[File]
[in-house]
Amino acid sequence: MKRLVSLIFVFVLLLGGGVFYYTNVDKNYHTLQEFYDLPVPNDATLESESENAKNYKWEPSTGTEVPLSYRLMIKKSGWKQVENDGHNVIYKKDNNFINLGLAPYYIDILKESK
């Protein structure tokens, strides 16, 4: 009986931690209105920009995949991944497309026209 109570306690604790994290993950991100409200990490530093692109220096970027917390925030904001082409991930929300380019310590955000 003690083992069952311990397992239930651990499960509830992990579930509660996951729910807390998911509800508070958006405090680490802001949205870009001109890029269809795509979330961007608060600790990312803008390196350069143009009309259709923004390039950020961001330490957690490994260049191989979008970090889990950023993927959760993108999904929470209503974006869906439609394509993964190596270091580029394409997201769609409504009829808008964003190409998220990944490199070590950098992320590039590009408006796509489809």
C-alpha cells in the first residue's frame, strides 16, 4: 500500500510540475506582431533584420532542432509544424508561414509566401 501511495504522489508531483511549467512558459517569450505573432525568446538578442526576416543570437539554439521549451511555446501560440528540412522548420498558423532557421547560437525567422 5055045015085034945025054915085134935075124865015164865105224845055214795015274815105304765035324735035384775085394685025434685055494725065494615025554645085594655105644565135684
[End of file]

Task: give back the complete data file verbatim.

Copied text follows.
[in-house]
Amino acid sequence: MKRLVSLIFVFVLLLGGGVFYYTNVDKNYHTLQEFYDLPVPNDATLESESENAKNYKWEPSTGTEVPLSYRLMIKKSGWKQVENDGHNVIYKKDNNFINLGLAPYYIDILKESK
């Protein structure tokens, strides 16, 4: 009986931690209105920009995949991944497309026209 109570306690604790994290993950991100409200990490530093692109220096970027917390925030904001082409991930929300380019310590955000 003690083992069952311990397992239930651990499960509830992990579930509660996951729910807390998911509800508070958006405090680490802001949205870009001109890029269809795509979330961007608060600790990312803008390196350069143009009309259709923004390039950020961001330490957690490994260049191989979008970090889990950023993927959760993108999904929470209503974006869906439609394509993964190596270091580029394409997201769609409504009829808008964003190409998220990944490199070590950098992320590039590009408006796509489809």
C-alpha cells in the first residue's frame, strides 16, 4: 500500500510540475506582431533584420532542432509544424508561414509566401 501511495504522489508531483511549467512558459517569450505573432525568446538578442526576416543570437539554439521549451511555446501560440528540412522548420498558423532557421547560437525567422 5055045015085034945025054915085134935075124865015164865105224845055214795015274815105304765035324735035384775085394685025434685055494725065494615025554645085594655105644565135684